The key to understanding ghost behavior is the concept of a target tile. The large majority of the time, each ghost has a specific tile that it is trying to reach, and its behavior revolves around trying to get to that tile from its current one. All of the ghosts use identical methods to travel towards their targets, but the different ghost personalities come about due to the individual way each ghost has of selecting its target tile. Note that there are no restrictions that a target tile must actually be possible to reach, they can (and often are) located on an inaccessible tile, and many of the common ghost behaviors are a direct result of this possibility.
With everyone looking critically at StarCraft, it was clear that the project needed to be vastly more ambitious than our previous ground-breaking efforts in defining the future of the real-time strategy (RTS) genre with the first two Warcraft games.At the time of the StarCraft reboot, according to Johnny Wilson, then Editor in Chief of Computer Gaming World, the largest-distribution gaming magazine of that time, there were over eighty (80!!) RTS games in development. With so many competitors on our heels, including Westwood Studios, the company that originated the modern RTS play-style, we needed to make something that kicked ass.
Historically, it's been easy to point to success with traditional MMOs: subscription numbers were the ultimate means a company used to measure how well a game was doing, and customers typically looked at those same numbers as well to gauge the success of the game. The number of concurrent users-how many players are online at a given time-was also important, but that number was usually hidden from users, since it typically painted a less rosy picture of a game's health when compared to the number of active subscriptions. Now let me pose a second question: If the success of a subscription-based MMO is measured by the number of people paying a monthly fee, how does that impact game design decisions?
John Carmack has been building a virtual reality headset in his spare time. He's showing it to people behind closed doors at this year's E3, tucked away inside the Bethesda booth, and described it as "probably the best VR demo the world has ever seen." Our video hero, David Boddington, was the 30th person in the world to use it.Check the link for a 20 minute video with Carmack on virtual reality, why he decided to tackle headsets, the latency of the human mind, and the first footage of one his handmade prototypes.
Out of necessity, Diablo 3's reward system has to account for the Auction House. Because equipment is never destroyed, in-game rewards can never be too frequent or powerful or they will flood the Auction House, eventually trivializing game difficulty. There have been many solutions proposed, but the reward system seems so intertwined with the Auction House that it's difficult to see a radical change coming. Blizzard's response over the next few patches will be very interesting to watch.
Diablo 3 comes out in a couple weeks. I'm giving it the coveted award for "Biggest Comeback In System Design." Diablo 2's ability system was so bad that it's almost unbelievable, while the way Diablo 3 handles ability customization is one of the very best systems I've seen.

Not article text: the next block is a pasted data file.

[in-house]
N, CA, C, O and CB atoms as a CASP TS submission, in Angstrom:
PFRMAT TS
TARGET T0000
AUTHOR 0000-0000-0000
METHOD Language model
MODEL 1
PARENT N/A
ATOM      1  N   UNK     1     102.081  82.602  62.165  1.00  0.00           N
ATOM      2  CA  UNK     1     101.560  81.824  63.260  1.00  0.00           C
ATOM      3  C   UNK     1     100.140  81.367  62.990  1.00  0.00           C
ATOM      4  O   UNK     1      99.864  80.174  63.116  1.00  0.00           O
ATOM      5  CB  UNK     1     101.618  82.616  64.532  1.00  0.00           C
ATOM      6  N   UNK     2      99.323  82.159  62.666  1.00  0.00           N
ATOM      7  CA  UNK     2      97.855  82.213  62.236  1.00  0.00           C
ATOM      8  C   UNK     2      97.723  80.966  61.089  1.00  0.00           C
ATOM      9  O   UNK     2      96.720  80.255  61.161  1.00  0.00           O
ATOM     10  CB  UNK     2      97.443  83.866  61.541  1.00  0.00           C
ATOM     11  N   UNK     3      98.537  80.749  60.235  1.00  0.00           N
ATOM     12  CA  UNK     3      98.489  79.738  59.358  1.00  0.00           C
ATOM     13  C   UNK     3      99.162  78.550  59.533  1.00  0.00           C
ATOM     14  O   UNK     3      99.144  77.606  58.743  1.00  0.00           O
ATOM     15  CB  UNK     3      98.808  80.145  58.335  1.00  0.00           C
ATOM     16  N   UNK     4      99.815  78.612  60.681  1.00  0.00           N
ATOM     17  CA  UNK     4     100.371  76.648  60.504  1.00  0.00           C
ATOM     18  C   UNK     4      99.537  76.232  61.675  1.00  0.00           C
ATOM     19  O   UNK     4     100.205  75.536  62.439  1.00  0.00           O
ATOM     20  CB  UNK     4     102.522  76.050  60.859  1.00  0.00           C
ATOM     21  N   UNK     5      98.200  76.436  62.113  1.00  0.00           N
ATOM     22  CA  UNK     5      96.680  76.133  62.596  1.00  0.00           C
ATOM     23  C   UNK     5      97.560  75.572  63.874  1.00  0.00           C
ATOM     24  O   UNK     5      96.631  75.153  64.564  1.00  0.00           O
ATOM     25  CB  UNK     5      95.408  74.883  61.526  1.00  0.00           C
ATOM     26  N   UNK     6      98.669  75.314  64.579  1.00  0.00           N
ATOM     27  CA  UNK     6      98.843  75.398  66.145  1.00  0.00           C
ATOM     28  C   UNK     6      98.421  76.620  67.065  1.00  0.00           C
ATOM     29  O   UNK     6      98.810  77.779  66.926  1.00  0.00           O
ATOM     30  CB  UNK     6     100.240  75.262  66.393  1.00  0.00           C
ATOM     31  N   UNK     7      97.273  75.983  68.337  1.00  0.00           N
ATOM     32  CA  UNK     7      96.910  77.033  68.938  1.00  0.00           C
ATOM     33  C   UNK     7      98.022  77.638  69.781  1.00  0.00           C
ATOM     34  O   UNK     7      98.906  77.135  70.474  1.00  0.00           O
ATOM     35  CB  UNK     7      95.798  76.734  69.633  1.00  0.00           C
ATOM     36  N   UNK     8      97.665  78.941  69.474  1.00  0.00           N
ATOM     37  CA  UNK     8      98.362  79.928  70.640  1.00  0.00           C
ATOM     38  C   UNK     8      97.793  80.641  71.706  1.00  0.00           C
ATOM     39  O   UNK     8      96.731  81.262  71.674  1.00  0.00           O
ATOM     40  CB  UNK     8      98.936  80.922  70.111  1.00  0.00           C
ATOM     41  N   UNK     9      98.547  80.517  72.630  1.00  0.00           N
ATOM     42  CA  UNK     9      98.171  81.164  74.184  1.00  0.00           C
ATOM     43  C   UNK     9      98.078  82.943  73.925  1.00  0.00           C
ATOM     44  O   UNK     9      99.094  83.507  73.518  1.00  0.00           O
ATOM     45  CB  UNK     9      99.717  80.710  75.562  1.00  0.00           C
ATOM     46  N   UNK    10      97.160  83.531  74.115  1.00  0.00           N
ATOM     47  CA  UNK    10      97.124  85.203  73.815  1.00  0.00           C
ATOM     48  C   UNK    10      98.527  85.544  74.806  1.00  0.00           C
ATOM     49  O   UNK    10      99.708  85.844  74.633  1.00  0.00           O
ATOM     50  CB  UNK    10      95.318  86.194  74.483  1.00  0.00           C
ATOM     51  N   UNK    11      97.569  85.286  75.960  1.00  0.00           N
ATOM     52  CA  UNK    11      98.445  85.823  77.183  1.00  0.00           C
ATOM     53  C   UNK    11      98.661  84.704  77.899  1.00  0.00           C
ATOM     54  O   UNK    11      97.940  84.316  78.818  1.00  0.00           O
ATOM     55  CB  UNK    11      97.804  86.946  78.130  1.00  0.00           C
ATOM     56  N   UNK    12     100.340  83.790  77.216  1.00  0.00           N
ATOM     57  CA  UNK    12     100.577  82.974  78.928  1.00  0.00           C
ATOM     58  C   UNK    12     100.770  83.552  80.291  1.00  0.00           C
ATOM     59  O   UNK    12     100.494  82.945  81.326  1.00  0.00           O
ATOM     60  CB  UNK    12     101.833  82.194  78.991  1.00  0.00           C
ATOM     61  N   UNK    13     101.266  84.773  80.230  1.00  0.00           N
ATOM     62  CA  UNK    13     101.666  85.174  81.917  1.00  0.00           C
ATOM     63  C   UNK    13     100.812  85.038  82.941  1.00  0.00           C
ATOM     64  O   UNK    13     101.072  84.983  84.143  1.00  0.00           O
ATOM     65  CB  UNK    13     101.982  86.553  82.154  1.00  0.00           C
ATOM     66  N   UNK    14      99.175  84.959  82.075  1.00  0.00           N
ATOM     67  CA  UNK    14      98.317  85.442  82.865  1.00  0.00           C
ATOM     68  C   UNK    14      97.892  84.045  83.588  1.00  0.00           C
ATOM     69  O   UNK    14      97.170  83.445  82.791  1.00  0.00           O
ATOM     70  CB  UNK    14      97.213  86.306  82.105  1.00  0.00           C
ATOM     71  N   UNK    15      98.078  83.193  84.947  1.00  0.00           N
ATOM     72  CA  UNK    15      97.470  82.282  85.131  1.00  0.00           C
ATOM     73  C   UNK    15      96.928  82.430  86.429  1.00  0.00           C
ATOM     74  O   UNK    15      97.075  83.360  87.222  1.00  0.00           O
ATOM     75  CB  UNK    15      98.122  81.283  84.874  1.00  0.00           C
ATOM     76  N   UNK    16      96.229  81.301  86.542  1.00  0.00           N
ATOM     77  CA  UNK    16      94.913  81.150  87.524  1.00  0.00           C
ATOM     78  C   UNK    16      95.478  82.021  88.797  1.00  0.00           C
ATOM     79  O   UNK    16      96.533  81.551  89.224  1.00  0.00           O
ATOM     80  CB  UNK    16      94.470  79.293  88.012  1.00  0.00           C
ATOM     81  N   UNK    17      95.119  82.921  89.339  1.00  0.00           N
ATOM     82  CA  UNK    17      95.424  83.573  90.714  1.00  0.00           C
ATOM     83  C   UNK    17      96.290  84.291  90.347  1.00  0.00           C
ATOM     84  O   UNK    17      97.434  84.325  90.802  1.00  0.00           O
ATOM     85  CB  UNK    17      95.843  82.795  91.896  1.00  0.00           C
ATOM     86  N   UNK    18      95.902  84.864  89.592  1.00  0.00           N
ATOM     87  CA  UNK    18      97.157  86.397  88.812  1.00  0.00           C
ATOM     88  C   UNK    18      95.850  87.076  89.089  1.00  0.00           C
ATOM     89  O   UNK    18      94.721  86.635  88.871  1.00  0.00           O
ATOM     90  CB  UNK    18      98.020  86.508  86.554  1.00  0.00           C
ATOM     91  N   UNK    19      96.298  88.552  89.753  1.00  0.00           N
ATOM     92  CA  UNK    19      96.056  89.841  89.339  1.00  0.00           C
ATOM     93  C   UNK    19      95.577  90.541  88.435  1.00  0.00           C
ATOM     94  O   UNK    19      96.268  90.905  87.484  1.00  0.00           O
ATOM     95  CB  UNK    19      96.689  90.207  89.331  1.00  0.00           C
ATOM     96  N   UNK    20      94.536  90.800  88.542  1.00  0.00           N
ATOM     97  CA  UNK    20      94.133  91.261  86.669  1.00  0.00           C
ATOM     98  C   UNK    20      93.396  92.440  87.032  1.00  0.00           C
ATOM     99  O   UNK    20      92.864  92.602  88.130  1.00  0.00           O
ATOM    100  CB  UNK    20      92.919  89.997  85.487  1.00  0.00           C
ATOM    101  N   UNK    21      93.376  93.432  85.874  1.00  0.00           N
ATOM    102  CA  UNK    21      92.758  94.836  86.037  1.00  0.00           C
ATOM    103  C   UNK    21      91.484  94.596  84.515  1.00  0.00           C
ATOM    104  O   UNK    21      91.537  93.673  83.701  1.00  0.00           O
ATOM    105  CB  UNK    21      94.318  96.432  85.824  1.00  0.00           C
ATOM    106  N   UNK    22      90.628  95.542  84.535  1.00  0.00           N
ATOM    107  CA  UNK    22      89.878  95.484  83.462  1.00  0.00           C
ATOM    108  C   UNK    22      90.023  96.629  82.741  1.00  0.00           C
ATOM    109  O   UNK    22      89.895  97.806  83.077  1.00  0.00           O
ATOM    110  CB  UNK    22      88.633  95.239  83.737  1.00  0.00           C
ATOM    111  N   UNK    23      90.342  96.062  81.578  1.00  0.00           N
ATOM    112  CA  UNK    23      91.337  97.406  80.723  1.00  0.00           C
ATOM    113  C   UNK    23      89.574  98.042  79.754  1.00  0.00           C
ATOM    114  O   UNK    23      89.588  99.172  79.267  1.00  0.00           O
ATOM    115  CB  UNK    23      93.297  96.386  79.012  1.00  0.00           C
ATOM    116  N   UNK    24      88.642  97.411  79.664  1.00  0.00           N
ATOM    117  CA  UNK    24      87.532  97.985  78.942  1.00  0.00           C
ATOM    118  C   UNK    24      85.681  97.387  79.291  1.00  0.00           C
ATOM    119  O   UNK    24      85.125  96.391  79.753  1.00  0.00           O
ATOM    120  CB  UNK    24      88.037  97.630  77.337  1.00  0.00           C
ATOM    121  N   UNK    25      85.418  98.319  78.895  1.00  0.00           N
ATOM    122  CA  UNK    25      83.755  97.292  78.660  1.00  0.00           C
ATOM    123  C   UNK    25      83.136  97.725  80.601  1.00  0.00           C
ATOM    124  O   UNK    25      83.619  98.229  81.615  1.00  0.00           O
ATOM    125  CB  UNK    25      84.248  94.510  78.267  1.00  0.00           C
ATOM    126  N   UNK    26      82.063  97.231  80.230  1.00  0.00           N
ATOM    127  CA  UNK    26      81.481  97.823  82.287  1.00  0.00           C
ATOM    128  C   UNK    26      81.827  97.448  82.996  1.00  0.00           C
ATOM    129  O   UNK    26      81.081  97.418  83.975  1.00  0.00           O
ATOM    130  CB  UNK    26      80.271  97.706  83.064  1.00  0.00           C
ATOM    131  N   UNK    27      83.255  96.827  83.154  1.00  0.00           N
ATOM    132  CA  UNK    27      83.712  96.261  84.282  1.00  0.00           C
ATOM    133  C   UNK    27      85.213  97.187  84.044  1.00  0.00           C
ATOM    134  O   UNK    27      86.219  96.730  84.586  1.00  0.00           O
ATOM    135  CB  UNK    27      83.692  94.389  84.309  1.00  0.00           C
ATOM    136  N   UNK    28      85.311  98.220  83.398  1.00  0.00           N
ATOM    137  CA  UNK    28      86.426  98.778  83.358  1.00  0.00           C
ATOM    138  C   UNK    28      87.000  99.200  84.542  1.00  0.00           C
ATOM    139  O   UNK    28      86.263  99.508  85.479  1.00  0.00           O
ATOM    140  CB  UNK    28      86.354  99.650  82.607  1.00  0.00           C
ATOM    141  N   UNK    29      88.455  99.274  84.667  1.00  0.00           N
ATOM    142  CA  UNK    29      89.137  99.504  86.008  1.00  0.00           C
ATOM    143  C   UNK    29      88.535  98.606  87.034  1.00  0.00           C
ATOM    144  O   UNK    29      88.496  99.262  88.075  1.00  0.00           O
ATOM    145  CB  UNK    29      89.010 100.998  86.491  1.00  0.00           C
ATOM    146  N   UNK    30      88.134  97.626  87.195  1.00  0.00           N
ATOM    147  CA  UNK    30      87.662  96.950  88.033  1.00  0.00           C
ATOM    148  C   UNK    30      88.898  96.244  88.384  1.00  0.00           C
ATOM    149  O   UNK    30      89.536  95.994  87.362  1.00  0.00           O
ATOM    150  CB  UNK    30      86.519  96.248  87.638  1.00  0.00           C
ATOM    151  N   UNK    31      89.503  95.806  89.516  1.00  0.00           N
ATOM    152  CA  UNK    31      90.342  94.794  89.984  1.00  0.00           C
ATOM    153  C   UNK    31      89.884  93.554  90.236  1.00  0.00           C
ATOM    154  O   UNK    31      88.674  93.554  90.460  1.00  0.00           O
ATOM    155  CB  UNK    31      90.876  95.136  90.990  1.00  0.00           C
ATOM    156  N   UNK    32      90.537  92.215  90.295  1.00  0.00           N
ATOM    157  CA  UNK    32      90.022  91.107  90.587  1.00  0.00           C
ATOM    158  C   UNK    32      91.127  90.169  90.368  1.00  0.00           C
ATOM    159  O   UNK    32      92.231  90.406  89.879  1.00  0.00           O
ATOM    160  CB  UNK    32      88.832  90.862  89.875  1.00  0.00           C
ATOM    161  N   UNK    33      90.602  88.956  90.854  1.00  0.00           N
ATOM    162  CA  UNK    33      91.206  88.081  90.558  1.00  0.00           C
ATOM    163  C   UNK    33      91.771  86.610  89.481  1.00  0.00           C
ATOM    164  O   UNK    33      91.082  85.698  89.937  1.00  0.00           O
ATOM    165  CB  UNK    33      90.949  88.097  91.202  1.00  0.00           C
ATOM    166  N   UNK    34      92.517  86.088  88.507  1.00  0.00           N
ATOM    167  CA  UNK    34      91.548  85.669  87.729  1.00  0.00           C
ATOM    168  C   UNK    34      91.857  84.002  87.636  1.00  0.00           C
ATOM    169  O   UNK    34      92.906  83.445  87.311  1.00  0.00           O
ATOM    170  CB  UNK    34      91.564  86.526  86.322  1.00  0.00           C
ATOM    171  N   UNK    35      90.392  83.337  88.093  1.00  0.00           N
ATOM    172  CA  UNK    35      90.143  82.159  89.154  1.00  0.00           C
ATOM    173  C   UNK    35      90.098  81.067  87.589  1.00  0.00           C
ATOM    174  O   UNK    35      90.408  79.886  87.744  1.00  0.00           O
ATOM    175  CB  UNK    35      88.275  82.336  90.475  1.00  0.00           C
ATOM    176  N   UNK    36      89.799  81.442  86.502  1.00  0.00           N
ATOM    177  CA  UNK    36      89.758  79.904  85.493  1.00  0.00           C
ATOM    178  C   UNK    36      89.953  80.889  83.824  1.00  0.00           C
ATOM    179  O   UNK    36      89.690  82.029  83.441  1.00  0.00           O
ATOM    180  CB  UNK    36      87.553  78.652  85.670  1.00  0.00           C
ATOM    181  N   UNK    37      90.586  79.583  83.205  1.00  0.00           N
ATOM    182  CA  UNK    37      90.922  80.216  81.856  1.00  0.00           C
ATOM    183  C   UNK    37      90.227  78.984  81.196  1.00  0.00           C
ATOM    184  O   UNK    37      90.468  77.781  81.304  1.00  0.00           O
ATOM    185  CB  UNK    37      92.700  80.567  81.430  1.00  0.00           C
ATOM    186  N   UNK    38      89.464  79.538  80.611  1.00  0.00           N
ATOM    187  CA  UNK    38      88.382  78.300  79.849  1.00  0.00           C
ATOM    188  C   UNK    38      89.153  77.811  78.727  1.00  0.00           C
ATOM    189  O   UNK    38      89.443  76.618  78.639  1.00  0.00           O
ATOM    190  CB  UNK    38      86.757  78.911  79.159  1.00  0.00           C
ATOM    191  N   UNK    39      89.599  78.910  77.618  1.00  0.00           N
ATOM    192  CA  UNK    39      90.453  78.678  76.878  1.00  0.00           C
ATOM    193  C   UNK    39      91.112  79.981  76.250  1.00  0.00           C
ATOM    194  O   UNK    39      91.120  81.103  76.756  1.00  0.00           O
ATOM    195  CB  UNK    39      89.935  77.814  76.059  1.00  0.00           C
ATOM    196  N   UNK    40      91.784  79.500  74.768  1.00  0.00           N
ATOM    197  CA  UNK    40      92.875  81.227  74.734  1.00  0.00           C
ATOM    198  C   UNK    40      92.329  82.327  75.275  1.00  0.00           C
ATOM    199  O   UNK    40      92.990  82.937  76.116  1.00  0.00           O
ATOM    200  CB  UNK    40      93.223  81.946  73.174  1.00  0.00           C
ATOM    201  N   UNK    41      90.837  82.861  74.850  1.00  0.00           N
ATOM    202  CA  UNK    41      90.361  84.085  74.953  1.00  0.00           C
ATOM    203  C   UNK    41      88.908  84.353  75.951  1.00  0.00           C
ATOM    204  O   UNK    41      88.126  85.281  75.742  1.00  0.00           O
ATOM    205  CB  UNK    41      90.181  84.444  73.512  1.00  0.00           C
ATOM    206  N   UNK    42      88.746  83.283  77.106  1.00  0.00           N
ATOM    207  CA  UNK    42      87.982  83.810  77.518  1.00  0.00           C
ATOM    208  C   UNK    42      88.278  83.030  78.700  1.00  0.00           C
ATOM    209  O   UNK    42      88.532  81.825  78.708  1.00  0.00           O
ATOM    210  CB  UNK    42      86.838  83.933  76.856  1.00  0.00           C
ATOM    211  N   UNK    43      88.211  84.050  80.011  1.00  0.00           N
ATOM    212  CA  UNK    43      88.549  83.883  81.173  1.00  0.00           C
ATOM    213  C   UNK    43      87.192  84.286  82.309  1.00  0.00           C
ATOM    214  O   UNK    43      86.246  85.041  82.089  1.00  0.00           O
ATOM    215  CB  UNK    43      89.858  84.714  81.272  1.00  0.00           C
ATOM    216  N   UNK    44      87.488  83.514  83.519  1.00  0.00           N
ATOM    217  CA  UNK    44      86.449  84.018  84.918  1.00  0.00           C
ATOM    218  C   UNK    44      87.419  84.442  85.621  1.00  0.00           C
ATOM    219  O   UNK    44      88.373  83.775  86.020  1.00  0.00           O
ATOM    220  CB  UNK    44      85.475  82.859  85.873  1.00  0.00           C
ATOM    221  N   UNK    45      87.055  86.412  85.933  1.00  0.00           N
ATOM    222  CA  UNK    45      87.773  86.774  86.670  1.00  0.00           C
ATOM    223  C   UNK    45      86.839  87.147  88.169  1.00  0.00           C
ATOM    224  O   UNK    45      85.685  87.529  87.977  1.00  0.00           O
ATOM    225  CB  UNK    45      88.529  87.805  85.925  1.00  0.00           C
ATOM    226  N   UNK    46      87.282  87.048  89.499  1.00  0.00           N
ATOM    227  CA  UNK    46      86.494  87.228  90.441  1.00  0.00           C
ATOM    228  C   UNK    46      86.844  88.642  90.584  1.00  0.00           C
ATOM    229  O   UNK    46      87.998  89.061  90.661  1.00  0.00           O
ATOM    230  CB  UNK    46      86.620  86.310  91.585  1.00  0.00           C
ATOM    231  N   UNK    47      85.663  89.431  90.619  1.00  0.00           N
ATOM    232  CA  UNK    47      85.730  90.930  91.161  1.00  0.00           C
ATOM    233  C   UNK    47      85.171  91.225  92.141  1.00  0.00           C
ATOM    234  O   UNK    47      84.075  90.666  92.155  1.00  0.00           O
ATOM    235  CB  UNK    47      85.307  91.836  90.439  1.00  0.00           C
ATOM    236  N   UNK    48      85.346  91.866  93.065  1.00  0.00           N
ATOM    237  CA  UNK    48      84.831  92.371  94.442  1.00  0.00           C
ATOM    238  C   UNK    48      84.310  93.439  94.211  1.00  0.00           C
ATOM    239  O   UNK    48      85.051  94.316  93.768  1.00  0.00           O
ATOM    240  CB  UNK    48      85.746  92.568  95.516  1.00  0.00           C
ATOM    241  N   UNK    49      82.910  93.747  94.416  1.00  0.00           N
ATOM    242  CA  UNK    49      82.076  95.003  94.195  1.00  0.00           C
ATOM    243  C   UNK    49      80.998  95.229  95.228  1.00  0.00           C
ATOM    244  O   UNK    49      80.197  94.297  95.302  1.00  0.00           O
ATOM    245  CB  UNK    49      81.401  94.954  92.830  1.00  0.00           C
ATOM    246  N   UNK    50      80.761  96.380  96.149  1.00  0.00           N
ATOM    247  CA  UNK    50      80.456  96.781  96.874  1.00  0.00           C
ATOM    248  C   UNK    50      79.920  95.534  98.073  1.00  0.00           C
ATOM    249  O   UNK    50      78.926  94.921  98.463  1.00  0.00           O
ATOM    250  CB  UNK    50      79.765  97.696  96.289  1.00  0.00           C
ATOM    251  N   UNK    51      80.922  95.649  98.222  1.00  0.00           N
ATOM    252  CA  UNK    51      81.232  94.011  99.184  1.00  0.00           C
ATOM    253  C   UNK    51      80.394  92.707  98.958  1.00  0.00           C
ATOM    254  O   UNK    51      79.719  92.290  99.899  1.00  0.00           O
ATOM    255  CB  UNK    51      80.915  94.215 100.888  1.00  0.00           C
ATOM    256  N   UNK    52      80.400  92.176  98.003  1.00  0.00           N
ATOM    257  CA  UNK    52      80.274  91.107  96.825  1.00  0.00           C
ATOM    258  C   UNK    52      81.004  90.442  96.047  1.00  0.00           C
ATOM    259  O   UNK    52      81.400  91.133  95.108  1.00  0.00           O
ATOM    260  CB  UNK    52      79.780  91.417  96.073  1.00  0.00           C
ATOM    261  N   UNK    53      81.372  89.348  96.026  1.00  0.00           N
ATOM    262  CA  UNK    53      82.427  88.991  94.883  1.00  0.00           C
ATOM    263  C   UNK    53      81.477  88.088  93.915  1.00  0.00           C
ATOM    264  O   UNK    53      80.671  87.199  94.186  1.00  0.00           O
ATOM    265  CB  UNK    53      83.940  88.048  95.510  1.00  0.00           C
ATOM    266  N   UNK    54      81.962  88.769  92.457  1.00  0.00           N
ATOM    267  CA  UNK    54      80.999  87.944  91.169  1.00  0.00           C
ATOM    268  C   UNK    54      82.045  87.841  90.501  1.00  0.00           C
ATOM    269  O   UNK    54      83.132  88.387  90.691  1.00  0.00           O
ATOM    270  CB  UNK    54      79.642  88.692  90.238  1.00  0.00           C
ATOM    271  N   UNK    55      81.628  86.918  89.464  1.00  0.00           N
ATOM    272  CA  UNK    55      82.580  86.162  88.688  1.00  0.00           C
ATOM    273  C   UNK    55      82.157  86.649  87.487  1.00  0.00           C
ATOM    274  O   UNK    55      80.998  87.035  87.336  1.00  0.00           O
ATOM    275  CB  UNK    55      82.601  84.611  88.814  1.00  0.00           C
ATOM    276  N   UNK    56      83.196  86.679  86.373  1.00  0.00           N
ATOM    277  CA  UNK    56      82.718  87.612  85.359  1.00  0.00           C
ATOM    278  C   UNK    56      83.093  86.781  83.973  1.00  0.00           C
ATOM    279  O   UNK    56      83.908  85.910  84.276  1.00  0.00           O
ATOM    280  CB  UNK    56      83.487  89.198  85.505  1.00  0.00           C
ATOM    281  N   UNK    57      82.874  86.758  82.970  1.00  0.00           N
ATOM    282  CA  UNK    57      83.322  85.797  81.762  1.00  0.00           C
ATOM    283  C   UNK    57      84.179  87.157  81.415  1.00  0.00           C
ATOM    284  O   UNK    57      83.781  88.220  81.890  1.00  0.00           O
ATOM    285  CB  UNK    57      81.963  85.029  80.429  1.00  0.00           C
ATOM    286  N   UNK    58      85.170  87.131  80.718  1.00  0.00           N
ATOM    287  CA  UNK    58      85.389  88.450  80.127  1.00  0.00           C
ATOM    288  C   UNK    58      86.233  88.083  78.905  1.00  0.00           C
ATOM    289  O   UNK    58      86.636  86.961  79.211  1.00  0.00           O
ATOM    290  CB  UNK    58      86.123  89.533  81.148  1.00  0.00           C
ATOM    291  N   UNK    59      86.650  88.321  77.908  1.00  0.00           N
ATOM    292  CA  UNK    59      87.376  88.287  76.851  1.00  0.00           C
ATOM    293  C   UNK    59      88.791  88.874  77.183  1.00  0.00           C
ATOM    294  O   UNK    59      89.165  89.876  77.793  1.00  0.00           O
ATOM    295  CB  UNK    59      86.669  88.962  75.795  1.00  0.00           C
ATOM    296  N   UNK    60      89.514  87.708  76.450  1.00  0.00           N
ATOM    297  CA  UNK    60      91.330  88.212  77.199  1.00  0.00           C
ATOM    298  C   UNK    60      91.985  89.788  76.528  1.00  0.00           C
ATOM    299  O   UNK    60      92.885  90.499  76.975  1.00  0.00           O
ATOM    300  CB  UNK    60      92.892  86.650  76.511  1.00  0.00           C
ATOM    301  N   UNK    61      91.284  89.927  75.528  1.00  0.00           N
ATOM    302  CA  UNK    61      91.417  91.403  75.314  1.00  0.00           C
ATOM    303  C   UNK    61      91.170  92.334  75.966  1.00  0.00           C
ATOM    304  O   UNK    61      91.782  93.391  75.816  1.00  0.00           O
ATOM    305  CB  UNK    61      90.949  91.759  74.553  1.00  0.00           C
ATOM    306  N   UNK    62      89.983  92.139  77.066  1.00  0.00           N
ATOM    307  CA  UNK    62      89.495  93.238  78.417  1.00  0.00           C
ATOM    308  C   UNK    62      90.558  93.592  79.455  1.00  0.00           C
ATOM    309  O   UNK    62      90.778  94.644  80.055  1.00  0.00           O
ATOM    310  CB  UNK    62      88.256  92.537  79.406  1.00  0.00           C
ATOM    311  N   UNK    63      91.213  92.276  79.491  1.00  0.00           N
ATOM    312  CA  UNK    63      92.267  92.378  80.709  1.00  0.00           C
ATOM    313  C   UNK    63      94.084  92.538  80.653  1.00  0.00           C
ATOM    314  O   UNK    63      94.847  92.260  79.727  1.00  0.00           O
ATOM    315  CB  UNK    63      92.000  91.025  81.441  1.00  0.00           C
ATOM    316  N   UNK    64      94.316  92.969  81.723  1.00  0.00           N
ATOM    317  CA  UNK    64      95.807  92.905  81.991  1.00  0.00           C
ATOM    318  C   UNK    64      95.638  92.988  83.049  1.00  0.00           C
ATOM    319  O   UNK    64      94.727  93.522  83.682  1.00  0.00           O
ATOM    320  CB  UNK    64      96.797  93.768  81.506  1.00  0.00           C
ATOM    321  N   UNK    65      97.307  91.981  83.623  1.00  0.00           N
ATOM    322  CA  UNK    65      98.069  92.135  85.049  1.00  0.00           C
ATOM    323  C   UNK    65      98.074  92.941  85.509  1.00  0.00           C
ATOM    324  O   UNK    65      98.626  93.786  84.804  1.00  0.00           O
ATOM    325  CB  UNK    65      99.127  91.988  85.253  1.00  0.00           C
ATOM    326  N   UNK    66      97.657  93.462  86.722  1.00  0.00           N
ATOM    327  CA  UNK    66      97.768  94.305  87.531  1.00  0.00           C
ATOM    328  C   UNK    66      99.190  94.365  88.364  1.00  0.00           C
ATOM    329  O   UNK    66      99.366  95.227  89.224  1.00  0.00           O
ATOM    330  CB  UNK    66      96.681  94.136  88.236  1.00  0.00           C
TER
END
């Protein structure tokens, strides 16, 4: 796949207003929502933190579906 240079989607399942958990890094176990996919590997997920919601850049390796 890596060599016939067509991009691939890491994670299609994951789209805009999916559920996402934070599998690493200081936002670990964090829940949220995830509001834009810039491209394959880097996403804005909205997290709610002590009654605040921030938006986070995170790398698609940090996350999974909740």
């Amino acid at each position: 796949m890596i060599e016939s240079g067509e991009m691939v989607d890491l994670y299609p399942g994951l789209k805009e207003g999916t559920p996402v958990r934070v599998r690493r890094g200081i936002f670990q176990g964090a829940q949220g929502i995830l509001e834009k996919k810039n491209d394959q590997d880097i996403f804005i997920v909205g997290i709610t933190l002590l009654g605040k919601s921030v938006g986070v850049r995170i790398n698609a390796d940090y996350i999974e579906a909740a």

Postmortem means "after death" and is used in the gaming world when developers analyze their finished game and everything they did during its creation.Postmortems can be very helpful because they provide insights and tips that you can use in order to not make the same mistakes... or get ideas on how to do certain things when developing a game.
In February, Tim Sweeney will be inducted to the Hall of Fame of the Academy of Interactive Arts and Sciences. He will earn a spot alongside 15 other giants of video games, people such as Super Mario inventor Shigeru Miyamoto, legendary Doom programmer John Carmack and Sim City dreamer Will Wright. Like the other Hall of Famers before him, Sweeney gets the nod for more than his work on a single game. He did create the company that made Unreal and Gears of War. He also created the first Unreal Engine, the graphics technology that has evolved to become the ubiquitous bedrock upon which Xbox 360, PlayStation 3, PC and even iPhone and iPad blockbusters are built. And he built a business, Epic Games, a company he started solo in his parent's house and has grown into one of the most successful independent video game development companies in the medium.
Major League Gaming has released its viewing totals for its finals event last weekend in Providence, Rhode Island, and once again, they've broken their own records and the event was the biggest of the season.Their previous record for concurrent online viewers was in MLG Orlando with 181,000, but now? Providence boasted 241,000 with 3.6 million hours of video consumed over the weekend. 175 countries tuned in to watch the event, where the highlight was the Starcraft 2 final where 16 year -old Korean Leenock bested the Swedish Naniwa for the national championship crown.
But there were always issues slowing down release. At what point do you give up on your baby? In Moby Dick, Captain Ahab was obsessed with chasing the white whale. Even though I didn't finish reading it, I'm sure he finally caught that whale and lived a long life on a beach surrounded by swimsuit models